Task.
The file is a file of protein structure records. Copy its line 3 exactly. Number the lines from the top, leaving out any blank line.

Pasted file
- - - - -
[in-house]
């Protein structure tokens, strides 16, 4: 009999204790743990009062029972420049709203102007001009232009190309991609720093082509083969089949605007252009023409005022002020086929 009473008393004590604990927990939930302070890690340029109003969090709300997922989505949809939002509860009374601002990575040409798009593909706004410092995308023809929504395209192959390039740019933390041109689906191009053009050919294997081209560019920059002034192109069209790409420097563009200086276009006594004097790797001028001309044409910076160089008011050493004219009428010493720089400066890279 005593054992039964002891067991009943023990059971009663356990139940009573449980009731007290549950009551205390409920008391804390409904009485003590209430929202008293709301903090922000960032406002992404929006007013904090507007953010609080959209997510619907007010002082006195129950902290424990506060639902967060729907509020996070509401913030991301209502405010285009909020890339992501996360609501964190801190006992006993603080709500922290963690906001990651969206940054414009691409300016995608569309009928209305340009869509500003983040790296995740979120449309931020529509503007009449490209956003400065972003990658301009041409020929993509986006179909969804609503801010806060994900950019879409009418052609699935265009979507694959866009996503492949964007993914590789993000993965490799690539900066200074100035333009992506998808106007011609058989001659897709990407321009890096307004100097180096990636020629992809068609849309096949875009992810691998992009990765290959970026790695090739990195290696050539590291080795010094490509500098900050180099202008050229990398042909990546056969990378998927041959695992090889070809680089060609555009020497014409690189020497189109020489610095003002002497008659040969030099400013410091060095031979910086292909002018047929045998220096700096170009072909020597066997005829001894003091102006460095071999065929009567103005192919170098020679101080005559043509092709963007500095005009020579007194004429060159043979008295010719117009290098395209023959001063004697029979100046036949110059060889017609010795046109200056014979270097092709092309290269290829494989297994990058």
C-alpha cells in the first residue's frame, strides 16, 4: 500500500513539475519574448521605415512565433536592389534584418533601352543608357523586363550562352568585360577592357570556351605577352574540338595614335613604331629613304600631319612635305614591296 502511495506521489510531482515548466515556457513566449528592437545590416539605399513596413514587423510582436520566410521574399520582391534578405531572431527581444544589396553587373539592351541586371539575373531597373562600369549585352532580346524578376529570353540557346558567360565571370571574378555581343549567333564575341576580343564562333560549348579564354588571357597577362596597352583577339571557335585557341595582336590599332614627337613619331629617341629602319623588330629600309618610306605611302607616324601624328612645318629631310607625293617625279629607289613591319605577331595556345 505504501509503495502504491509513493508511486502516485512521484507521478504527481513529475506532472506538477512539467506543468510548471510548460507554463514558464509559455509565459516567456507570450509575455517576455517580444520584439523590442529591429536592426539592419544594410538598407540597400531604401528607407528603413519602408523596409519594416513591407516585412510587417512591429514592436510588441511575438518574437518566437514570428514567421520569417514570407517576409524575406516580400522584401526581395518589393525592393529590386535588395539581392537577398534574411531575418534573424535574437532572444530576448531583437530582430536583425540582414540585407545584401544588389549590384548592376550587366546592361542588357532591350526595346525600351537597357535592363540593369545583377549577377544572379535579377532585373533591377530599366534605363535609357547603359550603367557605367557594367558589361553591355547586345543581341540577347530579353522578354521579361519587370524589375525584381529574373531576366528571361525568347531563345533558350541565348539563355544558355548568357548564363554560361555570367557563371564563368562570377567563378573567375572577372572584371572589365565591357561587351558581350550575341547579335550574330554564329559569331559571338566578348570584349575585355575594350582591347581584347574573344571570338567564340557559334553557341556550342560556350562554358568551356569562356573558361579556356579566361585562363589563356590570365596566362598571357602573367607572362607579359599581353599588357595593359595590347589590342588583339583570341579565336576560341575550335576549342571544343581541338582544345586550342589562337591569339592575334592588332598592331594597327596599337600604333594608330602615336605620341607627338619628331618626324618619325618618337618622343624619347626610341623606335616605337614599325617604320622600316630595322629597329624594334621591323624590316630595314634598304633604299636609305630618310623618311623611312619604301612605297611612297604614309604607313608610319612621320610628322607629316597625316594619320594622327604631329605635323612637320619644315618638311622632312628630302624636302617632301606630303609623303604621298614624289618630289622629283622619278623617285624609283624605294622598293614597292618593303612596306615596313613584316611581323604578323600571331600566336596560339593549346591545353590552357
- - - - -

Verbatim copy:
C-alpha cells in the first residue's frame, strides 16, 4: 500500500513539475519574448521605415512565433536592389534584418533601352543608357523586363550562352568585360577592357570556351605577352574540338595614335613604331629613304600631319612635305614591296 502511495506521489510531482515548466515556457513566449528592437545590416539605399513596413514587423510582436520566410521574399520582391534578405531572431527581444544589396553587373539592351541586371539575373531597373562600369549585352532580346524578376529570353540557346558567360565571370571574378555581343549567333564575341576580343564562333560549348579564354588571357597577362596597352583577339571557335585557341595582336590599332614627337613619331629617341629602319623588330629600309618610306605611302607616324601624328612645318629631310607625293617625279629607289613591319605577331595556345 505504501509503495502504491509513493508511486502516485512521484507521478504527481513529475506532472506538477512539467506543468510548471510548460507554463514558464509559455509565459516567456507570450509575455517576455517580444520584439523590442529591429536592426539592419544594410538598407540597400531604401528607407528603413519602408523596409519594416513591407516585412510587417512591429514592436510588441511575438518574437518566437514570428514567421520569417514570407517576409524575406516580400522584401526581395518589393525592393529590386535588395539581392537577398534574411531575418534573424535574437532572444530576448531583437530582430536583425540582414540585407545584401544588389549590384548592376550587366546592361542588357532591350526595346525600351537597357535592363540593369545583377549577377544572379535579377532585373533591377530599366534605363535609357547603359550603367557605367557594367558589361553591355547586345543581341540577347530579353522578354521579361519587370524589375525584381529574373531576366528571361525568347531563345533558350541565348539563355544558355548568357548564363554560361555570367557563371564563368562570377567563378573567375572577372572584371572589365565591357561587351558581350550575341547579335550574330554564329559569331559571338566578348570584349575585355575594350582591347581584347574573344571570338567564340557559334553557341556550342560556350562554358568551356569562356573558361579556356579566361585562363589563356590570365596566362598571357602573367607572362607579359599581353599588357595593359595590347589590342588583339583570341579565336576560341575550335576549342571544343581541338582544345586550342589562337591569339592575334592588332598592331594597327596599337600604333594608330602615336605620341607627338619628331618626324618619325618618337618622343624619347626610341623606335616605337614599325617604320622600316630595322629597329624594334621591323624590316630595314634598304633604299636609305630618310623618311623611312619604301612605297611612297604614309604607313608610319612621320610628322607629316597625316594619320594622327604631329605635323612637320619644315618638311622632312628630302624636302617632301606630303609623303604621298614624289618630289622629283622619278623617285624609283624605294622598293614597292618593303612596306615596313613584316611581323604578323600571331600566336596560339593549346591545353590552357